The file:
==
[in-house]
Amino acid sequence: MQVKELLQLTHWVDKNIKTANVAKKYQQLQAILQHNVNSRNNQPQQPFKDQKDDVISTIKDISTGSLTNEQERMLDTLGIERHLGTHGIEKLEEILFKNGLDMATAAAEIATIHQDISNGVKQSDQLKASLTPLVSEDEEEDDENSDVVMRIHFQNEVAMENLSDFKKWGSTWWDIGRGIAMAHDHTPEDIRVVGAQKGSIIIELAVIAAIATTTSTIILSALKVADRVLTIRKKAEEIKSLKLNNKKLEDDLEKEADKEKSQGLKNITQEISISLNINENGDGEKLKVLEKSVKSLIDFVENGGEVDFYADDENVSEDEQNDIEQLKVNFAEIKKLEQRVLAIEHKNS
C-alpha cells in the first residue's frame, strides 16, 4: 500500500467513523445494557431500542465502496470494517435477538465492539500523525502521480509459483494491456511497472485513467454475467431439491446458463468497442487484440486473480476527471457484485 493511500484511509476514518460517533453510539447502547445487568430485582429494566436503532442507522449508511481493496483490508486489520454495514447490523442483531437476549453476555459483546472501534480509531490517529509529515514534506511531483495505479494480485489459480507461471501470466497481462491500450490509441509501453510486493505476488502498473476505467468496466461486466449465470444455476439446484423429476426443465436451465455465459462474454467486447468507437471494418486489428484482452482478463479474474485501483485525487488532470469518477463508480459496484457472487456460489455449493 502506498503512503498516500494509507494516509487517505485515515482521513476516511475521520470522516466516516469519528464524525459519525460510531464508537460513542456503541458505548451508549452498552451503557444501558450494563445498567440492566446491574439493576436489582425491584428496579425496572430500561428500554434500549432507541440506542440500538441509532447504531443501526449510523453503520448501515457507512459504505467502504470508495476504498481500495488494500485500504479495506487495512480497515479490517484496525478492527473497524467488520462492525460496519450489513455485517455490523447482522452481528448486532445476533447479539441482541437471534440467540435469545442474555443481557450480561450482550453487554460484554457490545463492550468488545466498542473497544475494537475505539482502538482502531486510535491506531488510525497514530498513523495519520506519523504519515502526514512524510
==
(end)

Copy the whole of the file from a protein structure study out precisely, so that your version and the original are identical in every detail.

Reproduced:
[in-house]
Amino acid sequence: MQVKELLQLTHWVDKNIKTANVAKKYQQLQAILQHNVNSRNNQPQQPFKDQKDDVISTIKDISTGSLTNEQERMLDTLGIERHLGTHGIEKLEEILFKNGLDMATAAAEIATIHQDISNGVKQSDQLKASLTPLVSEDEEEDDENSDVVMRIHFQNEVAMENLSDFKKWGSTWWDIGRGIAMAHDHTPEDIRVVGAQKGSIIIELAVIAAIATTTSTIILSALKVADRVLTIRKKAEEIKSLKLNNKKLEDDLEKEADKEKSQGLKNITQEISISLNINENGDGEKLKVLEKSVKSLIDFVENGGEVDFYADDENVSEDEQNDIEQLKVNFAEIKKLEQRVLAIEHKNS
C-alpha cells in the first residue's frame, strides 16, 4: 500500500467513523445494557431500542465502496470494517435477538465492539500523525502521480509459483494491456511497472485513467454475467431439491446458463468497442487484440486473480476527471457484485 493511500484511509476514518460517533453510539447502547445487568430485582429494566436503532442507522449508511481493496483490508486489520454495514447490523442483531437476549453476555459483546472501534480509531490517529509529515514534506511531483495505479494480485489459480507461471501470466497481462491500450490509441509501453510486493505476488502498473476505467468496466461486466449465470444455476439446484423429476426443465436451465455465459462474454467486447468507437471494418486489428484482452482478463479474474485501483485525487488532470469518477463508480459496484457472487456460489455449493 502506498503512503498516500494509507494516509487517505485515515482521513476516511475521520470522516466516516469519528464524525459519525460510531464508537460513542456503541458505548451508549452498552451503557444501558450494563445498567440492566446491574439493576436489582425491584428496579425496572430500561428500554434500549432507541440506542440500538441509532447504531443501526449510523453503520448501515457507512459504505467502504470508495476504498481500495488494500485500504479495506487495512480497515479490517484496525478492527473497524467488520462492525460496519450489513455485517455490523447482522452481528448486532445476533447479539441482541437471534440467540435469545442474555443481557450480561450482550453487554460484554457490545463492550468488545466498542473497544475494537475505539482502538482502531486510535491506531488510525497514530498513523495519520506519523504519515502526514512524510